One means by which Frank of Ireland taps into previous currents in Irish screen culture is through continued reference to American popular cultural texts, specifically film. The opening episode has multiple references to Taxi Driver, and later episodes reference Home Alone, 12 Angry Men and the screen oeuvre of Kevin Costner, all a means of presenting a longing to be elsewhere, while at the same time the central character is afraid to make the leap beyond the sureties of home. Such allusions lead to some of the funnier moments in the sitcom. Frank’s confusion of 12 Angry Men and A Few Good Men when adapting the former for a local amateur production (“12 Angry Women”) is one highlight. Many Irish films have drawn upon similar cultural longings as a way of expressing dissatisfaction with the humdrum of Irish life, with the US presented as a utopian getaway, such as I Went Down (1997) featuring Gleeson snr., or Thaddeus O’Sullivan’s The Woman who Married Clark Gable (1985), or even Hardy Bucks. Whether the fractious present-day US exerts the same appeal is debatable, and Frank of Ireland’s overt homage may just be another case of the series missing its cultural beats.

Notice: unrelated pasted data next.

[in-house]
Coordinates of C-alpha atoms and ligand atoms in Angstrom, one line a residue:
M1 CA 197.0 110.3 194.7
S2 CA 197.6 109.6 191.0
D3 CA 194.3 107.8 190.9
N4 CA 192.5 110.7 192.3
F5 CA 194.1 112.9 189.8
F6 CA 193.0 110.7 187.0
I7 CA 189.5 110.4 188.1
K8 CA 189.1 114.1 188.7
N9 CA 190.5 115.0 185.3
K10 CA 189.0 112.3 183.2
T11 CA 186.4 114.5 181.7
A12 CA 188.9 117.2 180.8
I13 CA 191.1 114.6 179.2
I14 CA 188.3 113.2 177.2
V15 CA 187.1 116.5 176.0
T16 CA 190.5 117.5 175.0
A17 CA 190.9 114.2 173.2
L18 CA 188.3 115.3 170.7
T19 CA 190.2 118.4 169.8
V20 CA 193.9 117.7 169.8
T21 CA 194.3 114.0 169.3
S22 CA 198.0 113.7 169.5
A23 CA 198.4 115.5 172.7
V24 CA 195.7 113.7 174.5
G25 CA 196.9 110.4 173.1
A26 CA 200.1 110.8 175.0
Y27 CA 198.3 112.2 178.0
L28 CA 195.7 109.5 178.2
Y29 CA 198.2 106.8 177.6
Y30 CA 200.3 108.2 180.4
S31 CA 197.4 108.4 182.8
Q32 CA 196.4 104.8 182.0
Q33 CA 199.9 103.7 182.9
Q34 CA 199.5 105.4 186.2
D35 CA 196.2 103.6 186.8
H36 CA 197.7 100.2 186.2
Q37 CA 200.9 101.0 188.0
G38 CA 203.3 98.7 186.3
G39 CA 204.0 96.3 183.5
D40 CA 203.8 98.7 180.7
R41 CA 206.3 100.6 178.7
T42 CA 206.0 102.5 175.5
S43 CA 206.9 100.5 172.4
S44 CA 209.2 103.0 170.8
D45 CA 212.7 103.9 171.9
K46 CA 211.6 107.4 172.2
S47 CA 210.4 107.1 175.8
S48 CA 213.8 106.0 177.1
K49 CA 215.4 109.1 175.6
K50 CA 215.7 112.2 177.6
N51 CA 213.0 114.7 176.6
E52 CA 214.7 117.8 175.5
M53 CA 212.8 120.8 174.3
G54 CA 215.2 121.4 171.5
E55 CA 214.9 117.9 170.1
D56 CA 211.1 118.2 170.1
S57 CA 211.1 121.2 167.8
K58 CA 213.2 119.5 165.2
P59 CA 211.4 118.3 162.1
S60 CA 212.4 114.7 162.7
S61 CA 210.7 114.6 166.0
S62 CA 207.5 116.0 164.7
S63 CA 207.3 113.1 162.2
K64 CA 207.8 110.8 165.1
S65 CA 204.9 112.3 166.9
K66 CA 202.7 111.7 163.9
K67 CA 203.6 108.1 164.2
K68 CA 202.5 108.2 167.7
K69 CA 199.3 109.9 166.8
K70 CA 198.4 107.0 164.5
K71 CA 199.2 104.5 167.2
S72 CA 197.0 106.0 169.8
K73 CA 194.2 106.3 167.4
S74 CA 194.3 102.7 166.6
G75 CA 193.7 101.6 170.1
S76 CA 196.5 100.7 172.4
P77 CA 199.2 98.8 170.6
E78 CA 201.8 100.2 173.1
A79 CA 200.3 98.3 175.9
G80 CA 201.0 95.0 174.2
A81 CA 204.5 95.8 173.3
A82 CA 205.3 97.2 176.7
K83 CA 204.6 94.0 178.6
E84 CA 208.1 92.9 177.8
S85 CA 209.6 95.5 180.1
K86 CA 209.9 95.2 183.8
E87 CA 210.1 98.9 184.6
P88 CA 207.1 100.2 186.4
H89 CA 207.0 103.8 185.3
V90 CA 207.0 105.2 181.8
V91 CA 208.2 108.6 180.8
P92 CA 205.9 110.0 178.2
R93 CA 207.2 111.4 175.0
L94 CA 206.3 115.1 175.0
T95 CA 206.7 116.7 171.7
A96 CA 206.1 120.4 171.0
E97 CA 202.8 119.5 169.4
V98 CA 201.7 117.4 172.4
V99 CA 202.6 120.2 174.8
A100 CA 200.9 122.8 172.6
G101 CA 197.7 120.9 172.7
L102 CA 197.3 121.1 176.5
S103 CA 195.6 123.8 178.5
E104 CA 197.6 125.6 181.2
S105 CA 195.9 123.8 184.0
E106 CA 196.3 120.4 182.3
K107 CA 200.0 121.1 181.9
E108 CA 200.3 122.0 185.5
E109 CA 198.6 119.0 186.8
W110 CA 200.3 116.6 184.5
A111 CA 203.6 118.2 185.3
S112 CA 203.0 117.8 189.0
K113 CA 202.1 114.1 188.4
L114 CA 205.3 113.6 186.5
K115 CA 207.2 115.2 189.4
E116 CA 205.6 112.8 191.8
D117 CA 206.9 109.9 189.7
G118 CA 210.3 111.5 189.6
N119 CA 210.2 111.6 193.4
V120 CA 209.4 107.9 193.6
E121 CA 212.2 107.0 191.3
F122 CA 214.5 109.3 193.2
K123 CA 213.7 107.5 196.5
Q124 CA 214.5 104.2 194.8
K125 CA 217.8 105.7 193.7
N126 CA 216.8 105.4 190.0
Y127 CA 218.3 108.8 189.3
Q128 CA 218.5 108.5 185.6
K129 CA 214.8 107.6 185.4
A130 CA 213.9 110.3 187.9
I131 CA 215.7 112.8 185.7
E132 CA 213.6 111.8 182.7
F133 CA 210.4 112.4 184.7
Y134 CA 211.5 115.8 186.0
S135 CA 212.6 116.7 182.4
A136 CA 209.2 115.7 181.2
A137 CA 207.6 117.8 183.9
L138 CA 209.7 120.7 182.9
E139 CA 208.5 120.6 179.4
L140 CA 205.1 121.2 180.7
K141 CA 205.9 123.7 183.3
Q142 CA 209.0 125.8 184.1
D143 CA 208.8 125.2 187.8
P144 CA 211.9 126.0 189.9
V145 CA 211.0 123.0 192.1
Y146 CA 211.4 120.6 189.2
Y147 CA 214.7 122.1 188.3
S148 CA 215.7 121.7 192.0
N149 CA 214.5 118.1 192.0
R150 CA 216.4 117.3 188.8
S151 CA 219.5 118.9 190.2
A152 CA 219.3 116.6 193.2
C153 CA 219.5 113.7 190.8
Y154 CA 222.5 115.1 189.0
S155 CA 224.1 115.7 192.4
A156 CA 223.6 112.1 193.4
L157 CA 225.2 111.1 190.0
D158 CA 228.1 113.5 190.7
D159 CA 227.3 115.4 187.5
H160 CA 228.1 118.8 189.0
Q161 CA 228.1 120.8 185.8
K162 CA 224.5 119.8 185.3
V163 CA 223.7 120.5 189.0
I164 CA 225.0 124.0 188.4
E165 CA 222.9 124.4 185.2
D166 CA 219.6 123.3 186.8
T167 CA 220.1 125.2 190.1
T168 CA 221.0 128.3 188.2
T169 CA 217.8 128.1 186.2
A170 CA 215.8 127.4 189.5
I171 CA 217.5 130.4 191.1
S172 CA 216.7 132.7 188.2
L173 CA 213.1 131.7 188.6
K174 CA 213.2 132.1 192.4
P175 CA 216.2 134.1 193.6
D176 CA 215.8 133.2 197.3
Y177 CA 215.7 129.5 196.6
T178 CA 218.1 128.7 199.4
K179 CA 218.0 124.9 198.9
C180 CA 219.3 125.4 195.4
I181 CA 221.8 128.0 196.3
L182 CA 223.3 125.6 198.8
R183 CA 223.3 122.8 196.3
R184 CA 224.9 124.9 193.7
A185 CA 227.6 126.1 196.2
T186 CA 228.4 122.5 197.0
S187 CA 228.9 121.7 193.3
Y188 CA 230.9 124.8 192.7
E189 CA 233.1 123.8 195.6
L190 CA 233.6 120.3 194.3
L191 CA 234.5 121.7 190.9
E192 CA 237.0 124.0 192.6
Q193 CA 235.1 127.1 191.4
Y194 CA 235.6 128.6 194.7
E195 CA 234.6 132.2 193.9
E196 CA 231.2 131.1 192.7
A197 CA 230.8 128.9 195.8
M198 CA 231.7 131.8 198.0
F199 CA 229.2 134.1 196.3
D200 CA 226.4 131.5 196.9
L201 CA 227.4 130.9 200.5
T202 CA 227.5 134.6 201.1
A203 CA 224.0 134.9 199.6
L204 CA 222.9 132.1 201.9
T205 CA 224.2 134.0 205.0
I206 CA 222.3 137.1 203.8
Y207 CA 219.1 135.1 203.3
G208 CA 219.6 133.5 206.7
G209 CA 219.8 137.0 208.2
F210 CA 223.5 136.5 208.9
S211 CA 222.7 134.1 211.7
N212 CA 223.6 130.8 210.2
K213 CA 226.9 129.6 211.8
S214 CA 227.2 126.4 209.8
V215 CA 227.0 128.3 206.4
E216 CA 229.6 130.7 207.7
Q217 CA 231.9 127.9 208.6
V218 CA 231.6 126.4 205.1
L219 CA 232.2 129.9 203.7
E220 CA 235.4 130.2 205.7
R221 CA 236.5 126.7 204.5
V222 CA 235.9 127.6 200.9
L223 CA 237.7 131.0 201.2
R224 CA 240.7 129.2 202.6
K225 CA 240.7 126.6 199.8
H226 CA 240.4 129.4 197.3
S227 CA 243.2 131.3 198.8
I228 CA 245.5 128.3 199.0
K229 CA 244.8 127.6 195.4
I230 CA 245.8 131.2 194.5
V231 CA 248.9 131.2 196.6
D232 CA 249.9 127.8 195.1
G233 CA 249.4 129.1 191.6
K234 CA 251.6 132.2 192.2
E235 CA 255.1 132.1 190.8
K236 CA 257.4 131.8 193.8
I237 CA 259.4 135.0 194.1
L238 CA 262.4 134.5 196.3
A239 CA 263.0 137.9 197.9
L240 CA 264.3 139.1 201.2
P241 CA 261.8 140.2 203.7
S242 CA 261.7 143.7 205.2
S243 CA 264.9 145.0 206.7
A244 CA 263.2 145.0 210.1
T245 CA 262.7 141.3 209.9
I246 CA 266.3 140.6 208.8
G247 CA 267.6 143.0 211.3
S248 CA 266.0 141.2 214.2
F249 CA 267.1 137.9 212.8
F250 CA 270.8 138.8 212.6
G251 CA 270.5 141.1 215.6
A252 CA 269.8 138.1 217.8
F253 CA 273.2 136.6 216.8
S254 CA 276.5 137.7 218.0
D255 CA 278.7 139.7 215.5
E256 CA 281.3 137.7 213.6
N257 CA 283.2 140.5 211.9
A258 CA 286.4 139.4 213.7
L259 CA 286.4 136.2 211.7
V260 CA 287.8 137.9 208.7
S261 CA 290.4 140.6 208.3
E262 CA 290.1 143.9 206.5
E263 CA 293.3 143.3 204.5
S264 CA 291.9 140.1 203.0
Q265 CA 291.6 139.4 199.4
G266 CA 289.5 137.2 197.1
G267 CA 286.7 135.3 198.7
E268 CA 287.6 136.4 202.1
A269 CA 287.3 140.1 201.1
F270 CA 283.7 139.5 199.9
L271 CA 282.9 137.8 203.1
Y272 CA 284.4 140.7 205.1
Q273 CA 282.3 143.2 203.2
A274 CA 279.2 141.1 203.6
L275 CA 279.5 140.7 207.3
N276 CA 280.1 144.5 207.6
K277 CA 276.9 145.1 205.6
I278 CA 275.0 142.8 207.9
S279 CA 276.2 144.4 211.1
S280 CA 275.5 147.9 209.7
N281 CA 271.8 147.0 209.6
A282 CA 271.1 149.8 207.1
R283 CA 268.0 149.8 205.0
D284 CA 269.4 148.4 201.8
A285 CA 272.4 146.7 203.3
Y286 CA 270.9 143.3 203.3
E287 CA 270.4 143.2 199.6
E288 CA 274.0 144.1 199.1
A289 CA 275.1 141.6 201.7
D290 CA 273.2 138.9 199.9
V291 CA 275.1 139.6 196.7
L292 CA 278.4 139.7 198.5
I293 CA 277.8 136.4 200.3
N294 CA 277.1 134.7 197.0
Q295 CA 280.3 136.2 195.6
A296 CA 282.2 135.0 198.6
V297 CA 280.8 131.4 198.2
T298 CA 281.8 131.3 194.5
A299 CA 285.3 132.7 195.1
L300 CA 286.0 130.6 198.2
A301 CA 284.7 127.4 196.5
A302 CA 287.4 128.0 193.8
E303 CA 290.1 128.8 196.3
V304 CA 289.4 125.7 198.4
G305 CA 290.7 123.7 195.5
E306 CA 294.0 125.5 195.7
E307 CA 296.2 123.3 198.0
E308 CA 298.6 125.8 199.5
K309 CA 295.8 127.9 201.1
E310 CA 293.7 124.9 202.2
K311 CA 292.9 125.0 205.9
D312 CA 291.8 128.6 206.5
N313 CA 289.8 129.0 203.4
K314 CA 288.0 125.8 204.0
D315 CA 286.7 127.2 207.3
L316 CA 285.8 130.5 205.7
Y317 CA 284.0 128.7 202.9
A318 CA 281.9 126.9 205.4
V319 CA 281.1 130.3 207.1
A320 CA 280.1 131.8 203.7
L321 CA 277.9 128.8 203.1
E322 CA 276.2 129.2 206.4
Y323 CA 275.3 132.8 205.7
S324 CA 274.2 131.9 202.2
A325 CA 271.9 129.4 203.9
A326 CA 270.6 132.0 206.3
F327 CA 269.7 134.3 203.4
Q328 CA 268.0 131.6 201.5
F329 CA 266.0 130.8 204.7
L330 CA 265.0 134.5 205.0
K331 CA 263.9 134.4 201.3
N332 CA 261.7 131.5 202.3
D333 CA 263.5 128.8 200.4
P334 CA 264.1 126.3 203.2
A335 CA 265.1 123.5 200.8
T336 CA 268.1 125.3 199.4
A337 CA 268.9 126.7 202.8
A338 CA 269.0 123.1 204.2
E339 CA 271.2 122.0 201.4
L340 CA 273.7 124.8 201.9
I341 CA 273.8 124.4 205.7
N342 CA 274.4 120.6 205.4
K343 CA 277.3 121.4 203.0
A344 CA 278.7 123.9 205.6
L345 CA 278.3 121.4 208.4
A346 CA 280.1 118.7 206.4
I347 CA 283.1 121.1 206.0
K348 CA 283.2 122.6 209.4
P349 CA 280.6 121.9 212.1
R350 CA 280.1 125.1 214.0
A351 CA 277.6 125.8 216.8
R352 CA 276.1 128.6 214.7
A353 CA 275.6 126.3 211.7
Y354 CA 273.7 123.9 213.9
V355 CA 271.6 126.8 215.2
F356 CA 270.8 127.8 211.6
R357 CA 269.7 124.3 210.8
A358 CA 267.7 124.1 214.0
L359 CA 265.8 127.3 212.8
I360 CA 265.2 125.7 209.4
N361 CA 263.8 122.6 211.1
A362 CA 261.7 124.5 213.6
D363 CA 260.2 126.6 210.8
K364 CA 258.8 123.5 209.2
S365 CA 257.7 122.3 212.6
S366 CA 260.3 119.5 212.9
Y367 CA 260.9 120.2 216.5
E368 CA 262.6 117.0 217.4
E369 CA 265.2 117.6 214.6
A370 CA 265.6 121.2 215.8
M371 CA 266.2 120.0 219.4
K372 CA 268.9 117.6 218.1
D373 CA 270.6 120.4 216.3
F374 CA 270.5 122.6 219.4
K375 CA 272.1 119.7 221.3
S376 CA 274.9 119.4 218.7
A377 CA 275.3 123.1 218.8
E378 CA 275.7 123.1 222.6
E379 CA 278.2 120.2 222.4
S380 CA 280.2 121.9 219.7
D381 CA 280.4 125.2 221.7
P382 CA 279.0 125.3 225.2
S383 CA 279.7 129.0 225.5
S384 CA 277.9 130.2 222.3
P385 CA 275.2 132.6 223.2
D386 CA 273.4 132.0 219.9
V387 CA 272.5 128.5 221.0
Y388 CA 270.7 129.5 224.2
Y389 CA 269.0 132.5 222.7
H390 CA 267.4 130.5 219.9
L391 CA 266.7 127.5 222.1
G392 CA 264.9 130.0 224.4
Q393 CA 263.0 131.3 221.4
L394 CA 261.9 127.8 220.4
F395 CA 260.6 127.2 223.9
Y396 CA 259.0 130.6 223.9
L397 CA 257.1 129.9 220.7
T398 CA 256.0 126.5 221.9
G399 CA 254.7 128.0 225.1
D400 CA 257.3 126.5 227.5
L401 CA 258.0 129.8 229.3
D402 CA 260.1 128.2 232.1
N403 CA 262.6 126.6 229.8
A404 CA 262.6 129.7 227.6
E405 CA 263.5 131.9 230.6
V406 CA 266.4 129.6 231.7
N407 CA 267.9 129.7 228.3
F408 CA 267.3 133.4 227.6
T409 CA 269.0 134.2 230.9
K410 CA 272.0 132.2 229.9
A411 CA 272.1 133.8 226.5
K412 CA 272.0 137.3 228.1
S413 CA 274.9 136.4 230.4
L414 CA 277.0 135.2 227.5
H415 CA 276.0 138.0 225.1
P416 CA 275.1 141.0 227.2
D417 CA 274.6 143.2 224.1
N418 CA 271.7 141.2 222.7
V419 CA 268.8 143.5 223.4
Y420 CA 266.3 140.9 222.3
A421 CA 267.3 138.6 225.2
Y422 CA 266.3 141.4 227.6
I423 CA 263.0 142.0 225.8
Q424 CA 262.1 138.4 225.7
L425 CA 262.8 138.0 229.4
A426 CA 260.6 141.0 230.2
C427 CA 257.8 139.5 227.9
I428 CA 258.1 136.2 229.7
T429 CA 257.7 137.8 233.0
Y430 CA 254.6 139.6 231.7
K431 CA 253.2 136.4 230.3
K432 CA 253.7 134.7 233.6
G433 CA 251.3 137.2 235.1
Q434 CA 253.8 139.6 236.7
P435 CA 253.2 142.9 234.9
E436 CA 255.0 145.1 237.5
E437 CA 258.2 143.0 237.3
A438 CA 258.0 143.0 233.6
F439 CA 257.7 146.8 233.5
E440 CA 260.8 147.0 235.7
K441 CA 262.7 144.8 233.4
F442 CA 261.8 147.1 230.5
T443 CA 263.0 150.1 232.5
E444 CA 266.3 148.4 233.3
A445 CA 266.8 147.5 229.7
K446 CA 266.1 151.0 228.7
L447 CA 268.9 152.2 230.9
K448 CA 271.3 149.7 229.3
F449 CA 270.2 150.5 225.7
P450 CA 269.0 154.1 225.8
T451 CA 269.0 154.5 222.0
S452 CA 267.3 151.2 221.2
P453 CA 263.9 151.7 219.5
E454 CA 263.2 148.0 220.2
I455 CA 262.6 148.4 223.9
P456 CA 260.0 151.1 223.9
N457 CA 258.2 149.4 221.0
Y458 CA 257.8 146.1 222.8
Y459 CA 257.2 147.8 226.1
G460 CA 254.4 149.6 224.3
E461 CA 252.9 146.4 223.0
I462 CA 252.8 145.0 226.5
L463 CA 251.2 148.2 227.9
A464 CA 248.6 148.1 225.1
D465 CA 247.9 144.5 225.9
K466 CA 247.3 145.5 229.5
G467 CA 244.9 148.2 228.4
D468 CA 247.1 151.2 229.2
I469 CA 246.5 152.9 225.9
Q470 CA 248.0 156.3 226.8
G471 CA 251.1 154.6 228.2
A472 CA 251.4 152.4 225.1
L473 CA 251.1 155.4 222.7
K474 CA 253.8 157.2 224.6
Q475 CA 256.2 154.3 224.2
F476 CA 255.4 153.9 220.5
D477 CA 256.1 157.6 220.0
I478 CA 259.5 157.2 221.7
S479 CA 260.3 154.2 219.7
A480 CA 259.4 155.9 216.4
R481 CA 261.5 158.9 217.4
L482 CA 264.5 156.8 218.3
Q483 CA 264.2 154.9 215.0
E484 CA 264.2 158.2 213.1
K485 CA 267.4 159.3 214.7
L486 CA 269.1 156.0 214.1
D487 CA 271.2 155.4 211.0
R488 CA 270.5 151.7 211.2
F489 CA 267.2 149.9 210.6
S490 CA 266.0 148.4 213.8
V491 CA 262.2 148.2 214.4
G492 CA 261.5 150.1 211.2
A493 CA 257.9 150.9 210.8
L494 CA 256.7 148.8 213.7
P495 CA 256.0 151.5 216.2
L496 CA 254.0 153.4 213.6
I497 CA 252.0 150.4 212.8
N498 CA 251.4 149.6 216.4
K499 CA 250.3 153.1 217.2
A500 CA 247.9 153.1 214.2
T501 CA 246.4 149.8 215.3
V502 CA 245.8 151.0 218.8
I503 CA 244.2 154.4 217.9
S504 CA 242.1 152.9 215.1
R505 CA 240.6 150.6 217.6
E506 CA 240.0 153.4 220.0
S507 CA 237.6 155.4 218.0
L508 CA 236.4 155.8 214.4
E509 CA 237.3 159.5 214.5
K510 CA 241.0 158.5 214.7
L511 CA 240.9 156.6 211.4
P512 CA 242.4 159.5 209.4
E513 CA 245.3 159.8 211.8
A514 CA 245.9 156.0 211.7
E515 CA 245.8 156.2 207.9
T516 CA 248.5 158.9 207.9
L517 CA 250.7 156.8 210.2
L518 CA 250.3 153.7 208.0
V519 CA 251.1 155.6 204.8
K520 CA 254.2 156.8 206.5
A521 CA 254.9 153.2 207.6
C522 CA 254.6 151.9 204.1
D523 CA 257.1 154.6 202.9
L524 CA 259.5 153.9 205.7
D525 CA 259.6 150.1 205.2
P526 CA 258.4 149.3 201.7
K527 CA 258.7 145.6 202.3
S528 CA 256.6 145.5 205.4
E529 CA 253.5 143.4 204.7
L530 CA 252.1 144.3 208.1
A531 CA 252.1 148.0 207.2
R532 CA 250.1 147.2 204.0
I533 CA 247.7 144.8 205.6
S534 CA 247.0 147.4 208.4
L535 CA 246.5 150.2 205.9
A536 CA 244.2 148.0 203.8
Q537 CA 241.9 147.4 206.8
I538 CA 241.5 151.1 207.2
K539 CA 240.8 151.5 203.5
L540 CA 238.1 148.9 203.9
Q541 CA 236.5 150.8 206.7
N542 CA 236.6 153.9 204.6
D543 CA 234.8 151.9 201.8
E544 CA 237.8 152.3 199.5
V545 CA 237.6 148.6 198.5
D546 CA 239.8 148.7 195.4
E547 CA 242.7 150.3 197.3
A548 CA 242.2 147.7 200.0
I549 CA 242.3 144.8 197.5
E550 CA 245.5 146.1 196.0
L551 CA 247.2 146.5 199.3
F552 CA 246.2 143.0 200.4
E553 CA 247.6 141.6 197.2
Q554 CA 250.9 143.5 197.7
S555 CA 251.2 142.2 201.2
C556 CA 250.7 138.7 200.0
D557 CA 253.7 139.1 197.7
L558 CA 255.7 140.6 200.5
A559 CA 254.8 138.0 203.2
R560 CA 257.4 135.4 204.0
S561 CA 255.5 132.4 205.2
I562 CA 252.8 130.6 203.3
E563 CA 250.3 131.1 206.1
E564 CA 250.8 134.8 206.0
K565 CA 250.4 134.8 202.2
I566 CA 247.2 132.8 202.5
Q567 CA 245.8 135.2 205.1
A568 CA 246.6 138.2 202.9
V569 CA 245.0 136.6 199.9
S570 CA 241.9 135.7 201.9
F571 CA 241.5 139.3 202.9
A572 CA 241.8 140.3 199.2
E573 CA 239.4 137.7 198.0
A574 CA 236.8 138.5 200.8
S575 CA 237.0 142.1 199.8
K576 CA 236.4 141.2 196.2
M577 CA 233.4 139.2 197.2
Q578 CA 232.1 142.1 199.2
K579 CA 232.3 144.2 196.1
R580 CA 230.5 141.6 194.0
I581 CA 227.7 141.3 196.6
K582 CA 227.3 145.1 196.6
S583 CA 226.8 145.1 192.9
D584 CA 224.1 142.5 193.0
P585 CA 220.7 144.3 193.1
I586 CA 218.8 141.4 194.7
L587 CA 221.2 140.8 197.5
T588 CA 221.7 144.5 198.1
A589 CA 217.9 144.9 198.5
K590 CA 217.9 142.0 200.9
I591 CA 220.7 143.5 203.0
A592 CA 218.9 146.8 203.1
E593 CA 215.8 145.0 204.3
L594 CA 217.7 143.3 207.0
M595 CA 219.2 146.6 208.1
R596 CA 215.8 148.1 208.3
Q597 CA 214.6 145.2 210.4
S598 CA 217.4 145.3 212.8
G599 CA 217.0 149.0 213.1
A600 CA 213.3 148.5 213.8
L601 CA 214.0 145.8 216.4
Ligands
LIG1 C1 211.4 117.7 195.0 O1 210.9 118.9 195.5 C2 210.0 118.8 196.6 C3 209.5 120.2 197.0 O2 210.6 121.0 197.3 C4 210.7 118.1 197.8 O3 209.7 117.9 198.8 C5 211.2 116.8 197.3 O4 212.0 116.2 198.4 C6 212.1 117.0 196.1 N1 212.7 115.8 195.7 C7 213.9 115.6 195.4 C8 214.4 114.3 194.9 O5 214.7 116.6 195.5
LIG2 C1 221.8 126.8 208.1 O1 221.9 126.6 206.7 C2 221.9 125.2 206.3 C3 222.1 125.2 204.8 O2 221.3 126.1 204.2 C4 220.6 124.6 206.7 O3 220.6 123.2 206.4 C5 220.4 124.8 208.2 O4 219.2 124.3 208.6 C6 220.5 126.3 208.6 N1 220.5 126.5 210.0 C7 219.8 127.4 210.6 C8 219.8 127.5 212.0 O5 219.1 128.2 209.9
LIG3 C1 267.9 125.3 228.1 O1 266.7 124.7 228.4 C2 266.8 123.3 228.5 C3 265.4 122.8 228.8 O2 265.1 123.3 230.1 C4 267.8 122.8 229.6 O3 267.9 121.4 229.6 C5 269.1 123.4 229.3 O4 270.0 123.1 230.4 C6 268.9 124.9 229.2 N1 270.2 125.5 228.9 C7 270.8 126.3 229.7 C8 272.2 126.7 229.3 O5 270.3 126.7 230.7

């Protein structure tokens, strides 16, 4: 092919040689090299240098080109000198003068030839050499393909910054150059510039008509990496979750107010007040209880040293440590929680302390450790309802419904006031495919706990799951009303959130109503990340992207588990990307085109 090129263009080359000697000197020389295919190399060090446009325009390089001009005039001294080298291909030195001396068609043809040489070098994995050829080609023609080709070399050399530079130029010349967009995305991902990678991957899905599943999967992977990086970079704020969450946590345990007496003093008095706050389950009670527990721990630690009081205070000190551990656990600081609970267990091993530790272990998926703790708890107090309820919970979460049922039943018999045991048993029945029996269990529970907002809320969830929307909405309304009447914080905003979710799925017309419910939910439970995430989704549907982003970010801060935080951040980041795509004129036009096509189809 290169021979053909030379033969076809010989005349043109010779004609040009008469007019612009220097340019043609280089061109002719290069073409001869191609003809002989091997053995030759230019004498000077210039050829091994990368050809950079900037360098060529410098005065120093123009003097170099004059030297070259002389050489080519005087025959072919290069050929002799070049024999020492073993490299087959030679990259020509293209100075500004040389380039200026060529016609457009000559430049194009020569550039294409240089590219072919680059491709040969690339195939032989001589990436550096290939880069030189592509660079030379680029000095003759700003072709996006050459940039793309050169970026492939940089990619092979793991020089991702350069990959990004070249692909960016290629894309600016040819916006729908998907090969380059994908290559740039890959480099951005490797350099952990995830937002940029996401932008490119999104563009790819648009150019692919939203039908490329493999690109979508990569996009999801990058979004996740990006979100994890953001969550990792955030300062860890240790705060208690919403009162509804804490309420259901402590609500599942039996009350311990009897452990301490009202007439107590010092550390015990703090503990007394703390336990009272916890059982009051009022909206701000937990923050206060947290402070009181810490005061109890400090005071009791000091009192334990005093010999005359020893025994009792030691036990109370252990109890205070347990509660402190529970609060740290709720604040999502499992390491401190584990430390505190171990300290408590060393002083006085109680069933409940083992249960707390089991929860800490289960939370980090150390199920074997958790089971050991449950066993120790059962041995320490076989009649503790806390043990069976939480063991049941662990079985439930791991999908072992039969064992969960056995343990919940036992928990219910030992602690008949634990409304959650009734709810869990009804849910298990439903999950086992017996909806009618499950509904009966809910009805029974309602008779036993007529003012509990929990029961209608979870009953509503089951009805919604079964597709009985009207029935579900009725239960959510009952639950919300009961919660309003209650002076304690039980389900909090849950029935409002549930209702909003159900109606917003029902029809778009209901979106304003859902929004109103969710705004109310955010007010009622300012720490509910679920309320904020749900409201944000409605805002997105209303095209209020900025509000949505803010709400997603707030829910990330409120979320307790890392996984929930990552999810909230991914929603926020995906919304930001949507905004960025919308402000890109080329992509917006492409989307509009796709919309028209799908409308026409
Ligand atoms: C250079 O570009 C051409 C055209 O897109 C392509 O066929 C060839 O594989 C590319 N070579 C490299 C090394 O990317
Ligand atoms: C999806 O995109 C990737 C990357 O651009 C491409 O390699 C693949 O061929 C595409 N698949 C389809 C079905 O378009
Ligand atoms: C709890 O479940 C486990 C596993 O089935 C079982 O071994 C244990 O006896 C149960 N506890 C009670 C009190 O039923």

Frank of Ireland ultimately constitutes a missed opportunity. While the Dumb and Dumber central pairing and absurdist humour of the series generate a few genuinely funny moments, and the excellent cast certainly draw out the best in the material, the writing fails to bring a fresh enough take on some well-trodden comedic tropes. The series looks wonderful, making great usage of scenic locations and subtly visualising the allusions to the Hollywood films that shape the worldview of its central characters. However, given the sheer amount of series currently emerging on broadcast and streaming platforms, Frank of Ireland fails to stake its claim as a must-watch sitcom.

Works Cited

Ging, Debbie (2013). Men and Masculinities in Irish Cinema. Houndsmills: Palgrave Macmillan.

Grey, Tobias (2021). “How Sharon Horgan Aims to Make a Global Audience Laugh With ‘Frank of Ireland’.” The Wall Street Journal (April 8). www.wsj.com/articles/sharon-horgan-frank-ireland-amazon-11617631853.

Leonard, Suzanne (2014). “Escaping the Recession? The New Vitality of the Female Worker.” Gendering the Recession: Media and Culture in an Age of Austerity, edited by. Diane Negra and Yvonne Tasker. Durham: Duke University Press. 31-58.

McIntyre, Anthony P. (2022). Contemporary Irish Popular Culture: Transnationalism, Regionality, and Diaspora. Cham: Palgrave Macmillan.